• Finding the best spot for the crate – Ideally, you should set up the crate where you and the rest of your family hang out. This will help your dog feel more relaxed when you start crate training.
  • Introducing your dog to the crate – Feel free to use treats to guide your pup into the crate. Alternatively, you can bring him/her to the crate and use a lot of encouragement.
  • Creating positive association through food – Encourage positive association by feeding meals near the crate. If your pup isn’t entirely comfortable with crate training yet, you can put the feeding bowl inside. Once he/she starts getting settled, you can close the door.
  • Repeat practicing – If your puppy doesn’t show signs of anxiety, you can try to confine him/her in the crate for an extended period. You can use treats or verbal cues to command your puppy to go inside. Feel free to increase the duration each day and check the dog’s reaction.
  • Use the crate when you leave the house – Experiment leaving your dog in the crate when you go on a short trip to the mall or grocery. Make sure to provide some treats and toys to keep your pup comfy.
  • Practice crate training at night – Once your pup is completely adapted to staying in the crate, you may begin practicing crate training at night time. You can place it near the bed or your room in the first few days, then eventually move it to another location after a couple of weeks.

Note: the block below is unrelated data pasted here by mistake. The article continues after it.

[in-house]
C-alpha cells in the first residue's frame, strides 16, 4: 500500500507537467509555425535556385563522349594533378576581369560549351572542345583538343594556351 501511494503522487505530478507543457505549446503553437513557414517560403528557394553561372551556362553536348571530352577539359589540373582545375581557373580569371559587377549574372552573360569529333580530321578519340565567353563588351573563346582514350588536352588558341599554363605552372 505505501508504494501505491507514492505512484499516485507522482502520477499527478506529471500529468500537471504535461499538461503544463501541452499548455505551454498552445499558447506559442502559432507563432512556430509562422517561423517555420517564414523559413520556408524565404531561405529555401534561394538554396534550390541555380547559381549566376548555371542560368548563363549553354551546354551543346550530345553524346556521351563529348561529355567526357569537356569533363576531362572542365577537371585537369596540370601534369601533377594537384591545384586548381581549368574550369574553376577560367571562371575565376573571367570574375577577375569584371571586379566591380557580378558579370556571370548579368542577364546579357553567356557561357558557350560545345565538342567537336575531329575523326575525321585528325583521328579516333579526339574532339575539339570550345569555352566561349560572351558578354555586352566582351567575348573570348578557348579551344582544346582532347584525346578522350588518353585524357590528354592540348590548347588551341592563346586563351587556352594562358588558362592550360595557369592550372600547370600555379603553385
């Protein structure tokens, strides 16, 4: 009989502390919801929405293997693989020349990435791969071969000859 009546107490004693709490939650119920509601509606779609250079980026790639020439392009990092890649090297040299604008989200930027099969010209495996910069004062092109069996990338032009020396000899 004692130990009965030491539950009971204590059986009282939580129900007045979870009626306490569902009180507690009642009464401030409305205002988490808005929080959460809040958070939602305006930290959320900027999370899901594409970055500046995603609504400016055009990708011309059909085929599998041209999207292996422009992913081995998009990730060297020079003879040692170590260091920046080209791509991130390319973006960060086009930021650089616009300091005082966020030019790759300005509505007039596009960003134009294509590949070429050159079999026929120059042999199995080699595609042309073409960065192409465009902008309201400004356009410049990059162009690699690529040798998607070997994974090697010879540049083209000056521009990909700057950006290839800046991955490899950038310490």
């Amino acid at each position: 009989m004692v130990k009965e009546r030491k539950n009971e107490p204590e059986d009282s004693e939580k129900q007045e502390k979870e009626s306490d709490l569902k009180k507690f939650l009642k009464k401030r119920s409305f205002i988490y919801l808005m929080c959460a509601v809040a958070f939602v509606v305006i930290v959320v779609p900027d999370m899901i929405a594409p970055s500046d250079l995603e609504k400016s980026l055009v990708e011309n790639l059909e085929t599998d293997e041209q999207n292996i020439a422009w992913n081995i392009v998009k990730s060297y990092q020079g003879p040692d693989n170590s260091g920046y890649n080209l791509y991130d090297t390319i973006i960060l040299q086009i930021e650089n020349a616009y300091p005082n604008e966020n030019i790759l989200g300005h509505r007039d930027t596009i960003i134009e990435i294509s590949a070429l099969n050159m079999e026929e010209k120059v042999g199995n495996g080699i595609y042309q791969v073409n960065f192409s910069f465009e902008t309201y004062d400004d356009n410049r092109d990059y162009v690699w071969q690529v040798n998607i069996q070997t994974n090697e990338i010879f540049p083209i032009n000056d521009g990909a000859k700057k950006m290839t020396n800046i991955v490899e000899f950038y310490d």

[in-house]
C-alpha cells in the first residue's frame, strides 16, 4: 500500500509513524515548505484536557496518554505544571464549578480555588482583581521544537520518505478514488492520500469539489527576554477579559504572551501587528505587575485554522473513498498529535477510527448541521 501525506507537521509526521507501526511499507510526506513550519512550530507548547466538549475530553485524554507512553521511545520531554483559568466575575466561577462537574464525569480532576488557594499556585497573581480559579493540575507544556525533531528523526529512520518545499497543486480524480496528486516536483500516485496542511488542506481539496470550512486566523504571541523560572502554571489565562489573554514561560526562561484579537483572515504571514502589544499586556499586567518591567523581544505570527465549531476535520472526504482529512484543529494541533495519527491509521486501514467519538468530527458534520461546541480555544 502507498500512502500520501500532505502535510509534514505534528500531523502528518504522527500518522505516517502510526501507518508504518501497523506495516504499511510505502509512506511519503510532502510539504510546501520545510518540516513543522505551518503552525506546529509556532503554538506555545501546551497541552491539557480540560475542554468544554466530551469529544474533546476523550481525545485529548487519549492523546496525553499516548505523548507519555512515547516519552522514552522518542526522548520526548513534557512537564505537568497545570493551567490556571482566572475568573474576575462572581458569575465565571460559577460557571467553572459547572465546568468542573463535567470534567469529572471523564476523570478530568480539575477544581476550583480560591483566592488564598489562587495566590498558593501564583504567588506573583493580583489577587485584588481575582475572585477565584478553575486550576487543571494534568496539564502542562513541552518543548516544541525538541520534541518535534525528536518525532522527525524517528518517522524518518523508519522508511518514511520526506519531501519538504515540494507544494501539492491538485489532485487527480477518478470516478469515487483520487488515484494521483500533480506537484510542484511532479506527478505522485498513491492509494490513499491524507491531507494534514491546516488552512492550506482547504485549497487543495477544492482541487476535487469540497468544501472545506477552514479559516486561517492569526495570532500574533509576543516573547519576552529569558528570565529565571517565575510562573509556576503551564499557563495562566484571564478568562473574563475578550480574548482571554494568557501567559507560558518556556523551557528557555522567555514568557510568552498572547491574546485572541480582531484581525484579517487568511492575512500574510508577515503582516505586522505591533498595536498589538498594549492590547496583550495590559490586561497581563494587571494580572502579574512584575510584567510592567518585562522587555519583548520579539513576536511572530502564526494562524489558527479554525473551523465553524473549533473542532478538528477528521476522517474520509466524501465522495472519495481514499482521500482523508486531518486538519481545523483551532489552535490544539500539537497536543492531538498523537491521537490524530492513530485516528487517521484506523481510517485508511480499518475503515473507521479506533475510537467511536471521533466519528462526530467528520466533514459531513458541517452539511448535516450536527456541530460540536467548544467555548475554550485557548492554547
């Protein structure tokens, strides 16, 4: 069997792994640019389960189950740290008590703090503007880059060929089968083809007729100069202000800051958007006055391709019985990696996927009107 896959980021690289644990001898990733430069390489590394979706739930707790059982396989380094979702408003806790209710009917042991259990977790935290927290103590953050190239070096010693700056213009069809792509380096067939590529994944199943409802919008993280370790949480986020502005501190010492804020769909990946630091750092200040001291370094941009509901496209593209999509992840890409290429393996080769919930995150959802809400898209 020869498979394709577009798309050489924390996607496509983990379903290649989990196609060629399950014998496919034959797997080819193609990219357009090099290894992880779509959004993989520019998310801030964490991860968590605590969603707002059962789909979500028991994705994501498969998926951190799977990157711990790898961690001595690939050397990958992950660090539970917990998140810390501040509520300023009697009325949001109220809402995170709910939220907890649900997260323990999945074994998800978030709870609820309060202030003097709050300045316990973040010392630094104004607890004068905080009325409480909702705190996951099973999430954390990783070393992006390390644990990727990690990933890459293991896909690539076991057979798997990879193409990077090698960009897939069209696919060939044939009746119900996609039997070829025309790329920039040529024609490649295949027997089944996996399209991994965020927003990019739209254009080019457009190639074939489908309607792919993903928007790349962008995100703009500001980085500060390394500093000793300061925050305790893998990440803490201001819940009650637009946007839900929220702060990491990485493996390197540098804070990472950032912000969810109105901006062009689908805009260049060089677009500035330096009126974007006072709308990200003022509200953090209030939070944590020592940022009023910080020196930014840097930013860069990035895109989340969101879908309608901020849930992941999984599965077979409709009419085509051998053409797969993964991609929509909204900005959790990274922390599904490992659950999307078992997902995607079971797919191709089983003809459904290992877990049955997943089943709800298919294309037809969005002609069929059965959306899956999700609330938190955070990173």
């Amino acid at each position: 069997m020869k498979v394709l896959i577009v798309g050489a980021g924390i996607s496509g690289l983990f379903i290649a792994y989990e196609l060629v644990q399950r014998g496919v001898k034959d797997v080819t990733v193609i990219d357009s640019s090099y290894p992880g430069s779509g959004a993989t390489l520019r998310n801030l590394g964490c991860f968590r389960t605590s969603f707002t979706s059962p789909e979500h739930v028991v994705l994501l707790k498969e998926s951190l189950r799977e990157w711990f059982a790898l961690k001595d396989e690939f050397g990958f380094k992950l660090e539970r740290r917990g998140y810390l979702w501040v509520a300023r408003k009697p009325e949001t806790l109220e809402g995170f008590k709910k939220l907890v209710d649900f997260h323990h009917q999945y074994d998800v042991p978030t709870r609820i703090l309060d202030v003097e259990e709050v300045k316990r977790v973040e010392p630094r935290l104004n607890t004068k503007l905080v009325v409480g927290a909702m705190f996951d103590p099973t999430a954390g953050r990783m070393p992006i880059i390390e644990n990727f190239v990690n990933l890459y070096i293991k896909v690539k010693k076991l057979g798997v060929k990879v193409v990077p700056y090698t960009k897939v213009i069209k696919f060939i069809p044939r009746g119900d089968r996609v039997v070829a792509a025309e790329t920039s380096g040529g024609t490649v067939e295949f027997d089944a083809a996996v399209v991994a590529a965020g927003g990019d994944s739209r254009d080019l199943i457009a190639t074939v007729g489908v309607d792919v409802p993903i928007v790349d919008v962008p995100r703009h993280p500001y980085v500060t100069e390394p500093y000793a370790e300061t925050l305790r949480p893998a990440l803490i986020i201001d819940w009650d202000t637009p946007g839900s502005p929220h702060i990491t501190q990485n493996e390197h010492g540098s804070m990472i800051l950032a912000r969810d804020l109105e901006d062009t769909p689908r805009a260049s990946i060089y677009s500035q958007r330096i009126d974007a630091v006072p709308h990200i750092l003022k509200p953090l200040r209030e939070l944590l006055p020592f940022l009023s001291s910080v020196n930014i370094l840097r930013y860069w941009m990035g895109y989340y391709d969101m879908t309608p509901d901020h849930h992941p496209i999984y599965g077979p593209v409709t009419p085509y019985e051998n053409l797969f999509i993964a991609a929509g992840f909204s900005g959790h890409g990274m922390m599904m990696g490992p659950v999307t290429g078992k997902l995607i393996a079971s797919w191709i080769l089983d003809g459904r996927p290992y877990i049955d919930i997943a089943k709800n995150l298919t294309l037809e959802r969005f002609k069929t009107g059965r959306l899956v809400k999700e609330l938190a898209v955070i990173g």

How to deal with common dog reactions during crate training

Earlier, we talked about the importance of setting realistic expectations. That’s because each dog has a different temperament and learning capability. Also, each dog tends to react differently during training. You may or may not have to deal with specific reactions such as:

  • Whining – Typically, dogs express their anxiousness through whining. If your dog starts whining, you should try to ignore it and wait for it to stop. As much as possible, you should avoid screaming at your puppy. If the whining doesn’t go away, it may be better to let him/her out.
  • Separation anxiety – We have mentioned in the previous section that some puppies show separation anxiety symptoms. If you encounter these signs, it’s best to consult with a professional trainer or a dog specialist. Again, if you force your pup to undergo crate training, it may only result in more serious behavioral problems such as aggression, biting, or chewing. By doing so, you can correct the behavior and help your pup become well-mannered.

Helping your puppy enjoy a quality life

Besides teaching your pup to get used to a crate, you can also enroll him/her in basic obedience training. It will help your puppy learn the essential commands like sit and stay. You also have the option to enroll in a puppy training program to earn socialization concepts and know how to respond to the environment.

Here at Delaware K9 Academy, we cater to all kinds of dogs. Whatever breed or age your dog is, you can find a suitable training program to improve his/her skills and demeanor. Contact us today for more information.